Participation in the prestigious program would benefit any startup, but it is especially significant in the development of Marecomms, whose solution aims to improve communications with autonomous underwater vehicles, or AUVs.
The company has just completed a working prototype of its product and it needs to work with AUV manufacturers to bring the product to market. CEO Ulaş Güntürkün hopes MassChallenge will provide the connections to find these key partners.
“We are almost ready for presenting our first communications unit in the market, and I think the timing for MassChallenge is perfect,” said Güntürkün in an interview. “We are ready to engage in serious discussions with potential users.”
While Marecomms will attend the Boston cohort of MassChallenge, Sedna has entered the Rhode Island program, though all curriculum this year is offered virtually so the founders won’t leave Nova Scotia.
Sedna is dedicated to monitoring the conditions of live seafood as it moves through the supply chain. The company recently launched a hardware product called Sensor Globe, a grapefruit-sized sphere that is immersed in water with the fish or shellfish to give users real-time readings on conditions in their tanks.
“We are excited to be a part of MassChallenge to learn from their experienced mentors and take part in their growing ecosystem,” said Sedna CEO Sheamus MacDonald in an email.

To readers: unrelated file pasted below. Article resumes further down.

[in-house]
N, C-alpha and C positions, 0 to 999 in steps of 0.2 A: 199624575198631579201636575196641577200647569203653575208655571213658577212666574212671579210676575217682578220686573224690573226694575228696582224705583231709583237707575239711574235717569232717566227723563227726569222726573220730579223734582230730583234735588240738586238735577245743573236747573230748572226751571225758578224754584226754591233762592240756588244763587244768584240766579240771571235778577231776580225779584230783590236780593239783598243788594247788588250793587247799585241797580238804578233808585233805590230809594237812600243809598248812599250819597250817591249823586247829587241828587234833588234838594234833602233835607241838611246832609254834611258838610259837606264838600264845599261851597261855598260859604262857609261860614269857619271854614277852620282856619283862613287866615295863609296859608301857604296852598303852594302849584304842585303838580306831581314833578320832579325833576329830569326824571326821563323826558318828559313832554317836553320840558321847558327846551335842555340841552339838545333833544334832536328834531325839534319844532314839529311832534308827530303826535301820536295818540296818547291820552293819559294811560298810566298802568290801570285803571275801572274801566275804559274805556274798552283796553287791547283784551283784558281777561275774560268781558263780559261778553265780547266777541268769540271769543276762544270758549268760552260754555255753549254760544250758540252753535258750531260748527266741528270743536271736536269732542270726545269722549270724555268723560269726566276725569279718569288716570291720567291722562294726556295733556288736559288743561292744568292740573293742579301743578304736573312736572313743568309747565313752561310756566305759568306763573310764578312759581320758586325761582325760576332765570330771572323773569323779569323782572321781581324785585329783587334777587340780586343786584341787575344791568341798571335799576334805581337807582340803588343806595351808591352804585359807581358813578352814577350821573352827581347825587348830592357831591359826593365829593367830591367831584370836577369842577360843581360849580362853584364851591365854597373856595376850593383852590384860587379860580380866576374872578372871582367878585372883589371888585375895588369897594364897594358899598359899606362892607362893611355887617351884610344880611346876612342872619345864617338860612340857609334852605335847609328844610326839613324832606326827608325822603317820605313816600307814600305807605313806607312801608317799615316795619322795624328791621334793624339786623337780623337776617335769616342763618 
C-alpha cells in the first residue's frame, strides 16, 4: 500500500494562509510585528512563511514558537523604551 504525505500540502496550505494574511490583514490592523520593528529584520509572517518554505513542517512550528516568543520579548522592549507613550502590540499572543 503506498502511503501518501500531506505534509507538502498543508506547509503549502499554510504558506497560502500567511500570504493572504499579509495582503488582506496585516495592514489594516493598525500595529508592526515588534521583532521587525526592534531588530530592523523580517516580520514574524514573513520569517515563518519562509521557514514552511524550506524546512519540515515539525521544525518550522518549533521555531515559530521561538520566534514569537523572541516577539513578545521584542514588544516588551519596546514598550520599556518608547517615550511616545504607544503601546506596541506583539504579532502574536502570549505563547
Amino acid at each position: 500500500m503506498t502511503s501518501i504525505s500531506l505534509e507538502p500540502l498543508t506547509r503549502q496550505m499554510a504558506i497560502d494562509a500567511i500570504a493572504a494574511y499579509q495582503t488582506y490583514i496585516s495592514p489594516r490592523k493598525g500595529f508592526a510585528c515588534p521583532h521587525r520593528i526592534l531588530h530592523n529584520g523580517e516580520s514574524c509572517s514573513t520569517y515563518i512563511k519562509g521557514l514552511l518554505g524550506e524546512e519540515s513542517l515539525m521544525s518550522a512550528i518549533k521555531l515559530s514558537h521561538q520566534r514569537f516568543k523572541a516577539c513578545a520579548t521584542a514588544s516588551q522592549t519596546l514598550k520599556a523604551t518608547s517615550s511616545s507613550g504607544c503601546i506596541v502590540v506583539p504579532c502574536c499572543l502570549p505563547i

Marecomms has devised a product called the Robust Acoustic Modem, or ROAM, which uses sound waves to transmit and receive images, videos, or other data wirelessly under the water at greater distances than can be achieved with current methods.
Güntürkün said electromagnetic signals are quickly absorbed in water and don’t travel long distances, and there is currently a lack of robust, reliable equipment that can send data through water in all conditions. This is a problem because monitoring “underwater assets” like oil and gas pipelines or aquaculture farms is expensive as humans have to be nearby during the inspections. That means they are carried out sporadically, and problems can occur between inspections.
In April, Marecomms finished the fully functional prototype and tested it in the North Atlantic and in shallow water. The lack of depth is important because there tends to be more distortion in shallow than deep water. Güntürkün said the trials showed ROAM produces 10 to 100 times faster connection times and is more reliable than current products on the market.
Marecomms, which has been working with Dartmouth-based Geospectrum Technologies to develop ROAM, currently has two employees including Güntürkün and will likely hire two more staff this year. The company hopes to find an early adopter for ROAM at MassChallenge, which in turn would help in closing its initial round of funding, said Güntürkün.
MassChallenge received about 3,000 applications to its programs this year, and on Monday announced it had accepted 209 companies, nine of them from Canada.
Marecomms and Sedna are following a recent tradition of Halifax-area oceantech companies being accepted into MassChallenge. Last year, ReelData, which has developed artificial intelligence solutions for on-land aquaculture, entered the program and ended up winning a US$50,000 prize at the demo day. In 2019, Ashored Innovations won a US$75,000 platinum award at MassChallenge, meaning it finished in the top three.